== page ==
Borderline intellectual functioning is a cognitive impairment that applies to people who have lower than average intelligence but don't have what Social Security calls intellectual disorder—a severe intellectual disability, formerly known as mental retardation.
People with borderline intellectual functioning typically have difficulties with learning, reasoning, planning, abstract thinking, and judgment. Lower than average intellectual functioning can be caused by birth injury, infections, genetics, fetal alcohol syndrome, or environmental exposure to toxins such as lead.
Borderline intellectual functioning is diagnosed by IQ test scores that are between 71 and 84. People with scores that fall within that range may qualify for disability benefits under Social Security's "Blue Book" listing 12.11 for neurodevelopmental disorders.
In order to qualify for disability for borderline intellectual functioning under listing 12.11, you must provide medical evidence showing one or more of the following symptoms:
If you have borderline intellectual functioning, you would probably meet the first item above, "difficulties learning and using academic skills," but you need to document your limitations with objective data like school reports, work evaluations, and I.Q. test results showing an I.Q. of less than 85.
You'll also need to show that your symptoms cause you to have an "extreme" limitation in one, or a "marked" limitation in two, of the following areas:
Extreme limitations are more severe than "marked" (severe) limitations, and generally apply to people with an IQ of 70 or below—which isn't considered borderline intellectual functioning.
Many applicants can show that their borderline intellectual functioning causes a marked limitation in learning and understanding, but it can be harder to establish a marked limitation in a second area. You can help Social Security better understand how severe your limitations are if you can get your doctor to provide a medical source statement describing the ways that you meet the listing requirements.
If you don't meet the listing because you have only mild or moderate limitations in mental functioning, you can still win benefits by proving that your impairments make it impossible to find full-time work. Applicants with borderline intellectual functioning in combination with other mental or physical impairments have a better chance of showing they can't work than applicants who have borderline intellectual functioning as their only impairment.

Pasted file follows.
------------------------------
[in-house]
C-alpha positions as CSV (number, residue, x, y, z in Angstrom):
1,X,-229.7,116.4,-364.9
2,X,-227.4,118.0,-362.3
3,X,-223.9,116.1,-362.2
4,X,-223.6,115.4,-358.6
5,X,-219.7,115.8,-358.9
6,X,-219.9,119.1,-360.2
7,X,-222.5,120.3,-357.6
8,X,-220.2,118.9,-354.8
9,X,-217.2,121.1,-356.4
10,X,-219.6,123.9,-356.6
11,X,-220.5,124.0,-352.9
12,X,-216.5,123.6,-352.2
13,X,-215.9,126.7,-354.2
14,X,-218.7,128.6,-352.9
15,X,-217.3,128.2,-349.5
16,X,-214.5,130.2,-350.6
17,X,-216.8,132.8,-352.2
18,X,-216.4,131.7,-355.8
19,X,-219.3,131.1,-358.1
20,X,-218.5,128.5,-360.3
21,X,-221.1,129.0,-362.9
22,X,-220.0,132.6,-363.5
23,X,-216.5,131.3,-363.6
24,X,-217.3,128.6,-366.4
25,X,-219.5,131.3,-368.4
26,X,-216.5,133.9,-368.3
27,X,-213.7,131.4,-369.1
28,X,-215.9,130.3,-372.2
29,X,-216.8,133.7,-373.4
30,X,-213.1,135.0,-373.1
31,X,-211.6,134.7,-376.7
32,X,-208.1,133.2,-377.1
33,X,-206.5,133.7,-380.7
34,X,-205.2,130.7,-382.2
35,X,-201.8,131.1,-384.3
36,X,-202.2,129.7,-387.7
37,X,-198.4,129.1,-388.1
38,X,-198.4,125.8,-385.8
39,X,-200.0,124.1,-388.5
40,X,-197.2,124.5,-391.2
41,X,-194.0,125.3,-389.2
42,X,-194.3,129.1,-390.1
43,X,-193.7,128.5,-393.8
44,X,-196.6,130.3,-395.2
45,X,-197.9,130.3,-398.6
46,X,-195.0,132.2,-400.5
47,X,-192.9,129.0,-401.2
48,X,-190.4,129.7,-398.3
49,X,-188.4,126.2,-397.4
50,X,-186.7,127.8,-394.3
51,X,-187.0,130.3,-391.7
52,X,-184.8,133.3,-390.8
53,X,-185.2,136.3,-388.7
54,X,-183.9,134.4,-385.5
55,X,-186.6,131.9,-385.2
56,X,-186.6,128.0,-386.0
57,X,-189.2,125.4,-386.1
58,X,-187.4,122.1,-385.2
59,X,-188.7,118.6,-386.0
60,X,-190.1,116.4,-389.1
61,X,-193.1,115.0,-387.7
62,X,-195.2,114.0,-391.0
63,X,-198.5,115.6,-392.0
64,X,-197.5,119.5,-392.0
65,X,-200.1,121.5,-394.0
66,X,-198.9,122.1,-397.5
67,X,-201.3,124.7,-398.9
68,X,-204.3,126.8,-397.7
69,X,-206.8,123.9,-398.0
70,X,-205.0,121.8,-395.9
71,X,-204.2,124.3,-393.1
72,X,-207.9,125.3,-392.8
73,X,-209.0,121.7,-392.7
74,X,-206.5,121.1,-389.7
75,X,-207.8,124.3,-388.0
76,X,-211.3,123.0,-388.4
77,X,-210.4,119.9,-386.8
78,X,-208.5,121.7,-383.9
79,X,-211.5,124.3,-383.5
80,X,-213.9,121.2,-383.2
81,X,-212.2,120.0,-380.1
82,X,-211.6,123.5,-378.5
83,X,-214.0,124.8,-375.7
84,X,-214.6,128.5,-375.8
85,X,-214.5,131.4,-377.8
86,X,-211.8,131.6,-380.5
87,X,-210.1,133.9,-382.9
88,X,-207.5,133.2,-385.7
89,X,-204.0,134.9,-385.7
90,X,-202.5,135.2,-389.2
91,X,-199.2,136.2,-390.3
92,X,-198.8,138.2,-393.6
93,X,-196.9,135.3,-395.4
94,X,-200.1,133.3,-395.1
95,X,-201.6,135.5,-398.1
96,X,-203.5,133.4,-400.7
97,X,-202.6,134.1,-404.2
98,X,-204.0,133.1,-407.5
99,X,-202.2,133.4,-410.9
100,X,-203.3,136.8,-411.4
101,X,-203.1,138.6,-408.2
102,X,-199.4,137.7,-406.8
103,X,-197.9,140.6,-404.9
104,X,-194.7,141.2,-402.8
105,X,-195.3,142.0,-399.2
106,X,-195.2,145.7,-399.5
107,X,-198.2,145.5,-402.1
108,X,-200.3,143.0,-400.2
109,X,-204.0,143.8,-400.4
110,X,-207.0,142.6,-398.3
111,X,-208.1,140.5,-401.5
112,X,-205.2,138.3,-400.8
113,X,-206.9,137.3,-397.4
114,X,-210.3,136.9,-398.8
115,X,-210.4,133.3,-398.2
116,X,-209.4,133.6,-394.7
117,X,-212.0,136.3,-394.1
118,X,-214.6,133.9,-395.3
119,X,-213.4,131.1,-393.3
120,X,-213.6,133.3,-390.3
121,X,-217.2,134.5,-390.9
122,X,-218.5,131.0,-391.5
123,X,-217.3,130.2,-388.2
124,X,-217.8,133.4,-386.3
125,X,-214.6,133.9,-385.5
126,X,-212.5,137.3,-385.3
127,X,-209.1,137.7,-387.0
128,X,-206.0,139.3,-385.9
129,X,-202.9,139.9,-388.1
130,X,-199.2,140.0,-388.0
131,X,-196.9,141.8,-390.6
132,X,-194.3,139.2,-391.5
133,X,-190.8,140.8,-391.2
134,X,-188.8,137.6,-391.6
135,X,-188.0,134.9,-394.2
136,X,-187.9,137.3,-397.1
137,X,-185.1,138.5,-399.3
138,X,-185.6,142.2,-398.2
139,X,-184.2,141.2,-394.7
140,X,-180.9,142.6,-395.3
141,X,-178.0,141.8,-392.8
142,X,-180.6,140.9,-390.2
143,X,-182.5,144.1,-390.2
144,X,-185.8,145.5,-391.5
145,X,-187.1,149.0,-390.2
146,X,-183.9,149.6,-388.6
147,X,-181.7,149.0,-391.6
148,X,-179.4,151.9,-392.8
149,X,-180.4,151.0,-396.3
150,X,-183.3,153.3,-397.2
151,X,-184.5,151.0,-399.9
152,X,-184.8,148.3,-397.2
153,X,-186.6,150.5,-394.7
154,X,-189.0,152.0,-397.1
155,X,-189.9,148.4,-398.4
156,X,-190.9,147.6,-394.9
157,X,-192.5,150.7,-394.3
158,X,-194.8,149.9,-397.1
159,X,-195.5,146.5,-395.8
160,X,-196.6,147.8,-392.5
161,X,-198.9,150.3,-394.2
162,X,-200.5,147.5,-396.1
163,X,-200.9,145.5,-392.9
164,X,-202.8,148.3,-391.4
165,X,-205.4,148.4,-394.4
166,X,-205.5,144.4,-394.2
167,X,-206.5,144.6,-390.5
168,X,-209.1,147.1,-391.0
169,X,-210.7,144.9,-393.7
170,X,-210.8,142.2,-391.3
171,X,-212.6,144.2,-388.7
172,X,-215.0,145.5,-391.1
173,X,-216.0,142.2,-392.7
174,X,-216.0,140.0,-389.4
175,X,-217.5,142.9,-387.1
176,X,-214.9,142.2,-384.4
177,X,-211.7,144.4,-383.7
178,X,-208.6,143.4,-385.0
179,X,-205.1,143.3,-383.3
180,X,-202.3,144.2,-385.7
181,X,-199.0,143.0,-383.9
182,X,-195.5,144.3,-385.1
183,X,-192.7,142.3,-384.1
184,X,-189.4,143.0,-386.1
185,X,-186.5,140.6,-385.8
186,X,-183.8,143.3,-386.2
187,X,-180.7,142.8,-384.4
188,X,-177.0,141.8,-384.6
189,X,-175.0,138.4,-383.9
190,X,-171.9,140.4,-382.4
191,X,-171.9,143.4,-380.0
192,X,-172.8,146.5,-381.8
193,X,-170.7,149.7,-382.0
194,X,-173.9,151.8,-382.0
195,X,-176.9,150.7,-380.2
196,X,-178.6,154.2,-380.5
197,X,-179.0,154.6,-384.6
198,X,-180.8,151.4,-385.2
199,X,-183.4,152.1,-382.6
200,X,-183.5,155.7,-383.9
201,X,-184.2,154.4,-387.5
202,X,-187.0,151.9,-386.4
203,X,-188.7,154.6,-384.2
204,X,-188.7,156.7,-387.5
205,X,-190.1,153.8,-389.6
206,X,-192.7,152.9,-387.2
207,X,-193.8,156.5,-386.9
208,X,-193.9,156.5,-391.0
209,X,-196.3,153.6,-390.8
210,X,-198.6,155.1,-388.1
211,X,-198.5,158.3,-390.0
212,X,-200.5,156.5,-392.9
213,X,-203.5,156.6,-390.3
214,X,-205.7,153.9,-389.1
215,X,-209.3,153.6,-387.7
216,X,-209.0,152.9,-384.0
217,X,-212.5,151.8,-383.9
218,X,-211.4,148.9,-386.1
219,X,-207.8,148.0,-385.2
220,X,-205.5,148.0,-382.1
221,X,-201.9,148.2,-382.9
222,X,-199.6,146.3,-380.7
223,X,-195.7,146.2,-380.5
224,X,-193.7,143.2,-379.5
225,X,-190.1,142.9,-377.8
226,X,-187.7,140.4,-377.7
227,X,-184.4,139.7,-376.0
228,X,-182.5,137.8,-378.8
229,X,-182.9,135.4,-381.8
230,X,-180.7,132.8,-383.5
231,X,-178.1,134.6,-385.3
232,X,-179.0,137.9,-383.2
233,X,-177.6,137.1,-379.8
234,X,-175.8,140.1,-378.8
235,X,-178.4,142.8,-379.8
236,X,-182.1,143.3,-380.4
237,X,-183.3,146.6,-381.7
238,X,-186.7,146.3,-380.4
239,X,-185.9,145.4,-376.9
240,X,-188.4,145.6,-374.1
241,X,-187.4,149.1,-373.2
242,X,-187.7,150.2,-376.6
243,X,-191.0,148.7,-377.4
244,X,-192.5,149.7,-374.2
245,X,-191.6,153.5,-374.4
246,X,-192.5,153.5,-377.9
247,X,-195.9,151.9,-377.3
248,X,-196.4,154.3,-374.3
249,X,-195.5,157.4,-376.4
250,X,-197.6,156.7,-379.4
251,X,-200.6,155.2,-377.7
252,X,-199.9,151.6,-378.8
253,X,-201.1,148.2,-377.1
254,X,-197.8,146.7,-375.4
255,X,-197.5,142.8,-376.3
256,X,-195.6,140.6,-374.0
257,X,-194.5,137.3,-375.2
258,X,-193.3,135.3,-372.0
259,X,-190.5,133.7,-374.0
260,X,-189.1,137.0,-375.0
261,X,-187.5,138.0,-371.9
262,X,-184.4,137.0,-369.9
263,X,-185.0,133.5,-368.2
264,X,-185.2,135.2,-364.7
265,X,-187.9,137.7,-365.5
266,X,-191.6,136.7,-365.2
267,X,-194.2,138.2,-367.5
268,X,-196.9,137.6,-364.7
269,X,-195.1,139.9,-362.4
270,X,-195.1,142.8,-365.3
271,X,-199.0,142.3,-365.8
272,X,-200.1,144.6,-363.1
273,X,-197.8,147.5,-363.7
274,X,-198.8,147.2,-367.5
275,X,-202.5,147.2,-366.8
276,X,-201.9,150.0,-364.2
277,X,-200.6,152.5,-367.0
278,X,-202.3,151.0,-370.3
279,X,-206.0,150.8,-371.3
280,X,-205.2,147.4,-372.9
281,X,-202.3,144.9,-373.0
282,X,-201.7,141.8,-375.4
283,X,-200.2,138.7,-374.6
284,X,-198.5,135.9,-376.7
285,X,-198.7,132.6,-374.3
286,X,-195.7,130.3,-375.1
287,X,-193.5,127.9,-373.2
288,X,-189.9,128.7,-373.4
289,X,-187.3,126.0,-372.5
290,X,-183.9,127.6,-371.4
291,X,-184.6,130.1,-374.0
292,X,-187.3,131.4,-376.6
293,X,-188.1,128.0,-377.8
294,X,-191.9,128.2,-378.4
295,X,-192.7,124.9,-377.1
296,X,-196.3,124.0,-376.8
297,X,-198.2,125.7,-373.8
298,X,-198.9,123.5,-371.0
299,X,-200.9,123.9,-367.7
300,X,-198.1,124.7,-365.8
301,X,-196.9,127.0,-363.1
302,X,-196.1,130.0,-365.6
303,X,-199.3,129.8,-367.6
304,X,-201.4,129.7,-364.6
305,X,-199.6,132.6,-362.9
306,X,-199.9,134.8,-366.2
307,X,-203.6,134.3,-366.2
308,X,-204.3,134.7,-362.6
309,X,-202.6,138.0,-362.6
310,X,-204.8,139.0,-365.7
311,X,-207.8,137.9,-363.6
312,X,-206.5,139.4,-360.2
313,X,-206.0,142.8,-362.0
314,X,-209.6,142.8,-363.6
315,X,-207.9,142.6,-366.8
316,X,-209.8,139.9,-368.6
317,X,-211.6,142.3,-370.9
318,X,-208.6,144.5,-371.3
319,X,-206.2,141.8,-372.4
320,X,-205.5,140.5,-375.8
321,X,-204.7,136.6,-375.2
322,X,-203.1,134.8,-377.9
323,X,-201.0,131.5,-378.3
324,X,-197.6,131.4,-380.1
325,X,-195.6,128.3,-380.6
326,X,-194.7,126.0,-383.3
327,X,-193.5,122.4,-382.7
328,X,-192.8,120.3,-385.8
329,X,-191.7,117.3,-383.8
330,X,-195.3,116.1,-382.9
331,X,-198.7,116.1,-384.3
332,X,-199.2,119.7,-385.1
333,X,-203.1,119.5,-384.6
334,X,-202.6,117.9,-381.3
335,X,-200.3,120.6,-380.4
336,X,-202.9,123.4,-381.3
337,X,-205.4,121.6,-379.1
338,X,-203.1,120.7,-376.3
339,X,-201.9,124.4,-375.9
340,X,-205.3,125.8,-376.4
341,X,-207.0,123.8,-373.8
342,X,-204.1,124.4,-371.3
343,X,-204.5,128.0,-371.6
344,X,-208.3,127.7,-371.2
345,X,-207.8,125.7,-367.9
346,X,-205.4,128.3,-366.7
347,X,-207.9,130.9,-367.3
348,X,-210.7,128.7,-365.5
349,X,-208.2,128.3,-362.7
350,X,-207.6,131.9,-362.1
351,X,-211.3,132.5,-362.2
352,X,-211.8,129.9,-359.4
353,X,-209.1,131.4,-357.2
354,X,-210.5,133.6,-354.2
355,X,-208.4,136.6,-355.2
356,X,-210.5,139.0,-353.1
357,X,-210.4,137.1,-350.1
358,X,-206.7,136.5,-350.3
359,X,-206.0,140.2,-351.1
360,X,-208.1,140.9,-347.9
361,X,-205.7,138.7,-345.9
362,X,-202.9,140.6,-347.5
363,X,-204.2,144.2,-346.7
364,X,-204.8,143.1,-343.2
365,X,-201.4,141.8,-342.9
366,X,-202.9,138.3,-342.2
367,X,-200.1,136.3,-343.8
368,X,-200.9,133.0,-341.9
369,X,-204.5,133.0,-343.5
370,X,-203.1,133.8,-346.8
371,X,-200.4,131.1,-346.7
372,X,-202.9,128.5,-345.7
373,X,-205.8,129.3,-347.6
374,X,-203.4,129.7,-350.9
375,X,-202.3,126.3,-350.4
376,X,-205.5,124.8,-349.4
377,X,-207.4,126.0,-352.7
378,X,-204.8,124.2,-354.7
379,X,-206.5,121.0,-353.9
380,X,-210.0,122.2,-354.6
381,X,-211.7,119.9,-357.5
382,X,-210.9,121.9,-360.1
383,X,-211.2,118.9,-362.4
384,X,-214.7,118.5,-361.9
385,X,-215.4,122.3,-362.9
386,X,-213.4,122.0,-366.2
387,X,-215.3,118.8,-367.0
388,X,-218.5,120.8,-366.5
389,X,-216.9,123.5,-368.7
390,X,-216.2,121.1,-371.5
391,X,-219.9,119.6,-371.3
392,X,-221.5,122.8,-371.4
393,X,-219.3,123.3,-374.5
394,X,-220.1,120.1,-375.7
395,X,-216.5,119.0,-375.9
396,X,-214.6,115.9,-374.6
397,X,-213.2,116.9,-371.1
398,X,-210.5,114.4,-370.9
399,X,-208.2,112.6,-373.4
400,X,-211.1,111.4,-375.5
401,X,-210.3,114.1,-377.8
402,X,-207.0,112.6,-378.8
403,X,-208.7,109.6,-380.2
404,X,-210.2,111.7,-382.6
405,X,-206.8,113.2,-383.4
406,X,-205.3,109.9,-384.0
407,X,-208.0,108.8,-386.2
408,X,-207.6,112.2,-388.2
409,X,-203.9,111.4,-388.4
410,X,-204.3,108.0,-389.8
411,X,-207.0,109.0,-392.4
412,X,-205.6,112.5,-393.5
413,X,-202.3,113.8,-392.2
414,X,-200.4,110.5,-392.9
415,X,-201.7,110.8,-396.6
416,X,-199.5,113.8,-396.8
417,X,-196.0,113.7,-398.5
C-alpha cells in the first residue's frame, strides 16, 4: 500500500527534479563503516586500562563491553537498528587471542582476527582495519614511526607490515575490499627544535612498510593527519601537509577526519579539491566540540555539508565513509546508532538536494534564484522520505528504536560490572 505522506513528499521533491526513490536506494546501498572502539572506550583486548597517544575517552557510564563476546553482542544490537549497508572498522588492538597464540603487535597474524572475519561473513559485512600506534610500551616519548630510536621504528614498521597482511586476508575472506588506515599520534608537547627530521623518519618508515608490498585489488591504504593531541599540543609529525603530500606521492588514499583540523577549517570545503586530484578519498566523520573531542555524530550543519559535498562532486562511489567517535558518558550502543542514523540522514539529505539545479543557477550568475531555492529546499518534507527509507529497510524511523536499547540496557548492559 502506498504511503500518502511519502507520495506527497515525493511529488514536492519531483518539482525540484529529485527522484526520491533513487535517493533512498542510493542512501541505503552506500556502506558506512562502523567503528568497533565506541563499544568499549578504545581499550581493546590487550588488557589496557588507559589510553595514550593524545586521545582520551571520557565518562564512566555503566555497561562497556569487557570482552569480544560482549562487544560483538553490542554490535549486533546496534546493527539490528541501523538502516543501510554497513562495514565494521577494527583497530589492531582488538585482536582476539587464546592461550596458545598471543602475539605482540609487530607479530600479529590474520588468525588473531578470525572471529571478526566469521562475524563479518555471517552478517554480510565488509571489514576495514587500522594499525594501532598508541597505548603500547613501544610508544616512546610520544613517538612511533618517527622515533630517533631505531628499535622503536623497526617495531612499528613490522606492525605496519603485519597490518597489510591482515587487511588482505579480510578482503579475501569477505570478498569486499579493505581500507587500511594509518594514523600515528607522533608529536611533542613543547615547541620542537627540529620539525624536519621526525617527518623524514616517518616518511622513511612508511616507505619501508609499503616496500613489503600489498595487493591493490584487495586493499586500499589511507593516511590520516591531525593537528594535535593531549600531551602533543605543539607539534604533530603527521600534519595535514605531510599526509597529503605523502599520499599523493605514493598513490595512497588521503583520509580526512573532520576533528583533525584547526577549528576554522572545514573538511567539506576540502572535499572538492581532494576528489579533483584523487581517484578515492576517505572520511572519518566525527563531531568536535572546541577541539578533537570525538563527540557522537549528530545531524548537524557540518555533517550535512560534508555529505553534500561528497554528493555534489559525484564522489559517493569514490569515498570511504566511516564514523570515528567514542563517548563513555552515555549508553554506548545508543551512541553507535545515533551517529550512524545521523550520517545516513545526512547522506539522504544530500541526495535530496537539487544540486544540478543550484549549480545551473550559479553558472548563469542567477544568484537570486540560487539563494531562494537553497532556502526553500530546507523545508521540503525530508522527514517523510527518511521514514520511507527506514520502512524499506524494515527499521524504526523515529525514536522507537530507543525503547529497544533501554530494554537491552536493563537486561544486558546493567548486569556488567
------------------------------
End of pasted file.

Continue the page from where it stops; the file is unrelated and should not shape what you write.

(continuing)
If a disability applicant doesn't meet the requirements of a listing, Social Security will review their medical record for evidence of mental limitations to assess their "mental residual functional capacity" (RFC). A mental RFC is a set of restrictions on the ability to work in the following areas:
Applicants who have additional physical restrictions in addition to borderline intellectual functioning will have those restrictions reflected in a physical RFC.
A physical RFC will contain strength-related restrictions on the types of jobs you can do using what's called exertional levels.
Your exertional level is the bulk of your physical RFC—and a key factor in determining whether you're awarded disability under the medical-vocational grid rules. But most people who are found disabled are able to rule out all work due to a combination of their exertional level and other, non-strength-related restrictions called non-exertional limitations. If your exertional, non-exertional, and mental limitations keep you from performing your past work or any other jobs, Social Security will find that you're disabled.
Social Security will look at school records, testimony from teachers or supervisors, and doctors' notes when evaluating disability for borderline intellectual functioning. For example, evidence of difficulties with concentration may be found in work evaluations that show frequent errors.
In addition, applicants should submit their IQ test scores to Social Security, making sure to include information about the standard deviation of the IQ test that was used. The standard deviation could indicate that test scores tend to be high and may not fully reflect the applicant's disability.
If you need help determining which evidence you should submit with your (or your child's) application for disability, consider hiring an experienced disability attorney. A lawyer can handle communications with the Social Security Administration, represent you at a hearing in front of an administrative law judge, and increase your chances of getting benefits.
Updated July 21, 2023